Mr. Biden also said that if he were president, he would be using the Defense Production Act more aggressively to secure needed items like masks and ventilators, suggesting that President Trump was not doing all he could to help doctors, nurses and emergency responders.

“Why are we waiting?” he asked. “We know they’re needed. They’re going to be increasingly needed.”

Mr. Biden did not criticize Mr. Trump directly but suggested that, as president, he would be more aggressive in seeking even more money to help businesses and struggling workers. He said the $2 trillion relief bill, which the president signed into law on Friday, would not be sufficient to save the nation’s economy in the wake of the virus. “That’s not going to be enough to get us all the way through this.”

Mr. Biden also shrugged off poll numbers that show that Mr. Trump’s approval rating has improved in recent weeks. “I think that’s a typical American response. In every single crisis we’ve had that I’ve been around, going back to Jimmy Carter and the hostages, all the way through to this moment, presidents’ ratings have always gone up in a crisis,” he said. “But you know the old expression, the proof, you know, is going to be in the pudding.”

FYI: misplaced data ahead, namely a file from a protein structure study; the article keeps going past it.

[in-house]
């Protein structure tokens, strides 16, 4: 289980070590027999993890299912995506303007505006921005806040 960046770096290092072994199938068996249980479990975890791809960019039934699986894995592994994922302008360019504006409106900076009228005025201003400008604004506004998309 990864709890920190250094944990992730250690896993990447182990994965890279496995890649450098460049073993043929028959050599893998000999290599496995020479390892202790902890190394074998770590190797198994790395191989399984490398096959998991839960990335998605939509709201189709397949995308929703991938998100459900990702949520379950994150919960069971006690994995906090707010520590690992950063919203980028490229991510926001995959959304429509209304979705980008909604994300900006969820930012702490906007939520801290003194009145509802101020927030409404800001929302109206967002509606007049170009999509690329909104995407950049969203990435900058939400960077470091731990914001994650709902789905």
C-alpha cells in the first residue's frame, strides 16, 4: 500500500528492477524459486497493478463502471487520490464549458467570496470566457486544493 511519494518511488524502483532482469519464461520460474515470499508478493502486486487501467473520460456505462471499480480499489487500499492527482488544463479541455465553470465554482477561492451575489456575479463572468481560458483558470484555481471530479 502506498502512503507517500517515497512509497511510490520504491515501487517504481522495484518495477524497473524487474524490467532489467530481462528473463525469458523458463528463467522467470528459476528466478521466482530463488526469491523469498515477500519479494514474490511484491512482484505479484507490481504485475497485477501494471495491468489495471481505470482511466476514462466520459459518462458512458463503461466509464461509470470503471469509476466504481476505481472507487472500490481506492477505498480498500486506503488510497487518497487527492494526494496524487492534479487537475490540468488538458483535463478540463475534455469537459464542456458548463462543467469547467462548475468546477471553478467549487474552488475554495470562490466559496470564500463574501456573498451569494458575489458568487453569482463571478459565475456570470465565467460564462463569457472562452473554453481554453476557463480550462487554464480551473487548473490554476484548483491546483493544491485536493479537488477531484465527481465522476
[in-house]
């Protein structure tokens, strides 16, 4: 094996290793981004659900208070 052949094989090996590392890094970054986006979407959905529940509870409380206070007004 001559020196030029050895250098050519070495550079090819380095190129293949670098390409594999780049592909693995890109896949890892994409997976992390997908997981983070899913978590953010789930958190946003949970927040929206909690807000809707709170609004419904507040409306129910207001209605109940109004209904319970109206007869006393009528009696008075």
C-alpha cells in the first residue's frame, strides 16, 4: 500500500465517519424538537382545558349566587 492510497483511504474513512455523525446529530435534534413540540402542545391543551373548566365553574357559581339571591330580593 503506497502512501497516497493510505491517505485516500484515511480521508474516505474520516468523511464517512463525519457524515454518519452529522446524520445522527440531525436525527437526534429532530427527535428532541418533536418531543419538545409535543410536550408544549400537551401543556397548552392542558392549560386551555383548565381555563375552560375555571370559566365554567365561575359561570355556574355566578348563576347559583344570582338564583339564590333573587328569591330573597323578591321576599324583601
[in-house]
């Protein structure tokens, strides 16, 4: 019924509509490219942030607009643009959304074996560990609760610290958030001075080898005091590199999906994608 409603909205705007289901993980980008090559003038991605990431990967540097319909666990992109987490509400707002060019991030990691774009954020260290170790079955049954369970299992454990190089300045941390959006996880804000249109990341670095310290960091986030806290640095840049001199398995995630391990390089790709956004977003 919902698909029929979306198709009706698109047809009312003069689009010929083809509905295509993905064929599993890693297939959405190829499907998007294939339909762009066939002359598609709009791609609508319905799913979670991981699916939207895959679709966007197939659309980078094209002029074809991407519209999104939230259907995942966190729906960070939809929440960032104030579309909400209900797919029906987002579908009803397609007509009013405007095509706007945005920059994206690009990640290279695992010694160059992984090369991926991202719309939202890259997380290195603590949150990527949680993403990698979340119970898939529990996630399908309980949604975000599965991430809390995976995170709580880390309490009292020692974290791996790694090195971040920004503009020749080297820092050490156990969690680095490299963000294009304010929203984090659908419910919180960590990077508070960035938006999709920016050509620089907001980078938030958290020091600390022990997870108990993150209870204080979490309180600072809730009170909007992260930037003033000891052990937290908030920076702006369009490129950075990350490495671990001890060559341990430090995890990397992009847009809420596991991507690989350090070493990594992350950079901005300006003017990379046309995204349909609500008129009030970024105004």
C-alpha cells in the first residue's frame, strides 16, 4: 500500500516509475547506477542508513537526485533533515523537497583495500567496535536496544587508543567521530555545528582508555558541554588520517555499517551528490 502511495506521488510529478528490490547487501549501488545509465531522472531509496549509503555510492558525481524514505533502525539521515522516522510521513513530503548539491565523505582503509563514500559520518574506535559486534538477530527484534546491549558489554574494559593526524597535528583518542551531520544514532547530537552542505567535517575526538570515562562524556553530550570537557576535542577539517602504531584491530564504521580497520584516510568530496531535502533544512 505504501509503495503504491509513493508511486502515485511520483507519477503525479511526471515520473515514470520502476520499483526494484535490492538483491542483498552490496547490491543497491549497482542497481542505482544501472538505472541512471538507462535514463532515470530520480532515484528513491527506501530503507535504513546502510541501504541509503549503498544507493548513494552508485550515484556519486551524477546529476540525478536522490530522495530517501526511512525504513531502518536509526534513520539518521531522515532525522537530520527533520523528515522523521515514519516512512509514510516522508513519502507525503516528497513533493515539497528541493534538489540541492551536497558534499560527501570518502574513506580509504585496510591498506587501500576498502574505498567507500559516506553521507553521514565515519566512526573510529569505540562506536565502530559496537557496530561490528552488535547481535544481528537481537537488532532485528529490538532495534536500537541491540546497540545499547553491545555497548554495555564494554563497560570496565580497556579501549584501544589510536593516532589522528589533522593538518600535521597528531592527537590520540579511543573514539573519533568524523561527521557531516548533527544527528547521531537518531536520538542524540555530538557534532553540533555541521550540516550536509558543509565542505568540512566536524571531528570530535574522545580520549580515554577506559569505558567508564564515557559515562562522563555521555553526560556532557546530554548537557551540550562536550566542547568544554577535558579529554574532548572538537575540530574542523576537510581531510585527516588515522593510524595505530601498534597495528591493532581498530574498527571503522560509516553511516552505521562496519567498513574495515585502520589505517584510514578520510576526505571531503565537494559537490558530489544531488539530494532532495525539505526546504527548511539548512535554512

Without naming Mr. Trump directly, Mr. Biden added: “Let’s get away from the childishness of this and focus on the problem.”

An infant who tested positive for the coronavirus has died in Chicago, the authorities said on Saturday. It was the first known death of a child younger than a year old with the virus in the United States, although the authorities in some states do not release details about people who die.